Staff Publications

Staff Publications

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    'Staff publications' is the digital repository of Wageningen University & Research

    'Staff publications' contains references to publications authored by Wageningen University staff from 1976 onward.

    Publications authored by the staff of the Research Institutes are available from 1995 onwards.

    Full text documents are added when available. The database is updated daily and currently holds about 240,000 items, of which 72,000 in open access.

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Record number 534311
Title Controls on the onset and termination of past hypoxia in the Baltic Sea
Author(s) Papadomanolaki, Nina M.; Dijkstra, Nikki; Helmond, Niels A.G.M. Van; Hagens, Mathilde; Bauersachs, Thorsten; Kotthoff, Ulrich; Sangiorgi, Francesca; Slomp, Caroline P.
Source Palaeogeography Palaeoclimatology Palaeoecology 490 (2018). - ISSN 0031-0182 - p. 347 - 354.
DOI https://doi.org/10.1016/j.palaeo.2017.11.012
Department(s) Chair Soil Chemistry and Chemical Soil Quality
WIMEK
Publication type Refereed Article in a scientific journal
Publication year 2018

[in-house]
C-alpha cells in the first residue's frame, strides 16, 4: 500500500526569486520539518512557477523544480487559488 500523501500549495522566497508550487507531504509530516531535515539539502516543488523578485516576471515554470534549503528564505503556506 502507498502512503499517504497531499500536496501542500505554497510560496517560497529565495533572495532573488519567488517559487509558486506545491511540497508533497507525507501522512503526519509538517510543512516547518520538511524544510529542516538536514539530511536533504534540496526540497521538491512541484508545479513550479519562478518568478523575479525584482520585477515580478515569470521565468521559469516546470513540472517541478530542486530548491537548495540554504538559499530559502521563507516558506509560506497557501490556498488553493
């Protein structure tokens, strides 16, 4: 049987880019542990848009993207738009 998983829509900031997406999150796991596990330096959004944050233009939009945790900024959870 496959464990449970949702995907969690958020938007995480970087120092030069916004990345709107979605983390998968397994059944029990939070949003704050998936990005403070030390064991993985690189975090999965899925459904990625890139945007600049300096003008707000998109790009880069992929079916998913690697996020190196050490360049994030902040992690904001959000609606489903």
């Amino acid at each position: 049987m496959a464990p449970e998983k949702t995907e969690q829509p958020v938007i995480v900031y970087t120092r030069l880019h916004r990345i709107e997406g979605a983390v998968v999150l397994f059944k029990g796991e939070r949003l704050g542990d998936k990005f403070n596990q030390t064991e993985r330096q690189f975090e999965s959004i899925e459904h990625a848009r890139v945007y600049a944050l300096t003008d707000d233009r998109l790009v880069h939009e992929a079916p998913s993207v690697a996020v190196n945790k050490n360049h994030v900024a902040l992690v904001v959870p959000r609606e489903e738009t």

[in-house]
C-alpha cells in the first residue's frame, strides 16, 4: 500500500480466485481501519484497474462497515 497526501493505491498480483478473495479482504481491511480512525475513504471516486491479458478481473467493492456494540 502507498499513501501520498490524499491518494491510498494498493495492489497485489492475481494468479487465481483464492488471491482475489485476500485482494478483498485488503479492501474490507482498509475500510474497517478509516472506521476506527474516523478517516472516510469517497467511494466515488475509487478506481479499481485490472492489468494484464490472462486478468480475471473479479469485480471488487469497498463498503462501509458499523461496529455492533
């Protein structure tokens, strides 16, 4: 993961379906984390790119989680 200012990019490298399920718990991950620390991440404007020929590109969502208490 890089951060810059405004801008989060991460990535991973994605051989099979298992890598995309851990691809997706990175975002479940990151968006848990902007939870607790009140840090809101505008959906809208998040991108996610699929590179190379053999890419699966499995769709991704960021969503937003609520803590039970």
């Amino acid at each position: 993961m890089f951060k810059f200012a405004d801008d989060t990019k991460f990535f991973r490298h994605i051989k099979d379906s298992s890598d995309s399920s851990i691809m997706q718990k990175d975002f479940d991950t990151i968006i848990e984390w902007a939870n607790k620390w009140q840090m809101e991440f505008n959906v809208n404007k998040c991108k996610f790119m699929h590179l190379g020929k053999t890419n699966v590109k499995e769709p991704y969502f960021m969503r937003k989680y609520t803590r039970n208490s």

Abstract The Baltic Sea is currently the largest marine hypoxic (O2 < 2 mg L− 1) ‘dead zone’ following excessive nutrient input from anthropogenic activities over the past century. Widespread hypoxia has previously developed in the Baltic Sea during the Holocene Thermal Maximum (HTM; 8–4 ka before present; BP) and the Medieval Climate Anomaly (MCA; 1.4–0.7 ka BP). Here we study the mechanisms that contributed to the onset and termination of this past hypoxia using geochemical and marine palynological data from a sediment record retrieved from the Landsort Deep during IODP Expedition 347 (Site M0063). Dinoflagellate cyst records and TEX86L-based sea surface temperature reconstructions indicate a major increase in salinity and temperature prior to and across the onset of the HTM hypoxic interval, underlining the importance of both temperature and salinity stratification in providing conditions conducive to the onset of hypoxia. Both salinity and temperature decline during the termination of the HTM hypoxic interval. In contrast, we find no evidence for significant changes in surface salinity during the MCA hypoxic interval and both the onset and termination of hypoxia appear to have been primarily driven by changes in temperature. Our results indicate that temperature and salinity changes were key drivers of past hypoxia in the Baltic Sea and imply that ongoing climate change will delay recovery from the modern, nutrient-driven hypoxic event in the Baltic Sea.
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